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14 june 2023

Victorious is a brooding novel about the way a permanent state of war holds all the citizens of Israel in a force-field of combat mentality.

Abigail, the narrator, has made a career of studying and fostering this mentality. She's not at odds with her work; ostensibly, she's proud of how her professional contribution has aided the battle-readiness of the Israeli forces. Daughter of a prominent psychoanalyst, Abigail followed her father's legacy by becoming a therapist too, but within the military.

In that role, she studies what drives soldiers to kill, or what keeps them from following orders to kill; and how their killing (or just watching people die) traumatizes them.

Abigail has led a very complicated life. She has a son by a fellow officer who has risen through the ranks to become Chief of Staff. Said son is now in the paratroopers, ready to follow his (never-acknowledged) father into battle. Abigail is in an awkward relationship with an artist she's treated for PTSD. She has a crush on another soldier she has treated, a woman who flies a helicopter gunship. She falls into another relationship with a handsome sniper. She has a vexed relationship with her eminent, anti-military father.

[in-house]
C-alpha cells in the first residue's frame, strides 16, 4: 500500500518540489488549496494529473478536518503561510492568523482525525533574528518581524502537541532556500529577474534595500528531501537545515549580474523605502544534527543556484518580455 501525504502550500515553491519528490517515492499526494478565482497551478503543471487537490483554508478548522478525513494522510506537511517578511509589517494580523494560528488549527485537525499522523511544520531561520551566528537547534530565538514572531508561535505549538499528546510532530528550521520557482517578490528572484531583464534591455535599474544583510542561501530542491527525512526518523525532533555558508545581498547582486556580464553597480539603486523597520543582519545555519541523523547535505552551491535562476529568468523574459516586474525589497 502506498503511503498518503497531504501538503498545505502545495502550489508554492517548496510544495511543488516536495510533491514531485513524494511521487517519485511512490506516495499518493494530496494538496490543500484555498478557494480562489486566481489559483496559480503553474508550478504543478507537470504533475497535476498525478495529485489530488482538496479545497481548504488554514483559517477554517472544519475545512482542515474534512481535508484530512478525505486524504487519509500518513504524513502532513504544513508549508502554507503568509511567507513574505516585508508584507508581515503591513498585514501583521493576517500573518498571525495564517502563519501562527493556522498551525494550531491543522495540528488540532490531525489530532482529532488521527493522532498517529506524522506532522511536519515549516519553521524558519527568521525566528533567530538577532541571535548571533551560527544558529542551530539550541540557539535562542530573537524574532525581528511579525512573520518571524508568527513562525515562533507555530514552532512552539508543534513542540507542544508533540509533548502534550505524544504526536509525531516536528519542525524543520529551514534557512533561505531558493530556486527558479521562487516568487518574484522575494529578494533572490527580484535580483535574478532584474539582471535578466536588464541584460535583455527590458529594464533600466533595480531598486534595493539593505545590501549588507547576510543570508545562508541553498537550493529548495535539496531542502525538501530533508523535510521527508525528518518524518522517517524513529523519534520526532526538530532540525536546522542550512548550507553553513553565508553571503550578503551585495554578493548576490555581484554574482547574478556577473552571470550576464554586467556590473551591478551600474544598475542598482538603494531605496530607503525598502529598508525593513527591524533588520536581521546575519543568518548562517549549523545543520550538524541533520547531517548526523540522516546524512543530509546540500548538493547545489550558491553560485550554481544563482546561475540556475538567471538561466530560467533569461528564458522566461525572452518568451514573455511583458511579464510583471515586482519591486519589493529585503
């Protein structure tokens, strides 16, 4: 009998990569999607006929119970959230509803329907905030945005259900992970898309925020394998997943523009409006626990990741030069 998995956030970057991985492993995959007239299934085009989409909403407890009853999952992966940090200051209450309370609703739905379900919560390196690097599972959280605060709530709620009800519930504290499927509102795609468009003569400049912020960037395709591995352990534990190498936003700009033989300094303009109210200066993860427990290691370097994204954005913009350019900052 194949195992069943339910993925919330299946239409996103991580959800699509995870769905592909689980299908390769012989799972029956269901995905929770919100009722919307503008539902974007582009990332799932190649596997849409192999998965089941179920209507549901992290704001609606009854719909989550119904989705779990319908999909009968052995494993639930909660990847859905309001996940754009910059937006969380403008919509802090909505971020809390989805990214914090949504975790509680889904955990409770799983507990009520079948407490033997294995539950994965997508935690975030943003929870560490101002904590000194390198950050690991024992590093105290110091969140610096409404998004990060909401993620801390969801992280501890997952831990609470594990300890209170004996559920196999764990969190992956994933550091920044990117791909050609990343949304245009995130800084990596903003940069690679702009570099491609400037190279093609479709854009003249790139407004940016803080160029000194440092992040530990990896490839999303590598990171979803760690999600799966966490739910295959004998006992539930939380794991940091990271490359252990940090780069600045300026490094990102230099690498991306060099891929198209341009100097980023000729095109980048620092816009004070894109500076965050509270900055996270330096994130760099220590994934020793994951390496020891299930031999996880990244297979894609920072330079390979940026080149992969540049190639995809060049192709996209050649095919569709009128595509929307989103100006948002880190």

We hear Abigail describe how, in her official retirement, she continues as a consultant, training young officers in the art of killing without wrecking your psyche. Her father tells her that her life's work is unconscionable. She disagrees but hasn't entirely come to peace with her mission. Israel must be defended; nobody wants to lose the next war (as the novel's title suggests). But at what cost to the culture of a community where nearly everyone serves in the defense forces?

One of the most interesting passages in Victorious comes when Abigail attends a brief reunion of adults she'd been in gifted-and-talented classes with as a child. They've all had upper-middle-class lives but none has made much of a mark on the world.

The bubble we were raised in never taught us how to fight. … The adults in our lives had led us to believe we were going to save the world, but had failed to imbue us with a smidgen of healthy selfishness or fighting spirit. (133, 136)
It isn't enough, Abigail has concluded, to be charitable and learned and tolerant. If you want to survive you have to be ready to kill somebody.

Sarid offers a lot to think about, in highly dramatic fashion. If there's a flaw in Victorious, it's that Abigail is defined almost entirely in terms of her chain of relationships to men. Her father and son (she's lost her mother young and has no daughter or sister), but also the string of men she encounters sexually. Even her connection with Noga, the gorgeous helicopter pilot, is sexually charged. Sarid is male, and it's a challenge for him to speak in the voice of a female narrator; as a problem of craft it's an intriguing device that he handles skillfully. But at times he seems to run out of ways for his heroine to connect to the world except in bed.

Sarid, Yishai. Victorious. [Menatzahat, 2020.] Translated by Yardenne Greenspan. Brooklyn: Restless, 2022.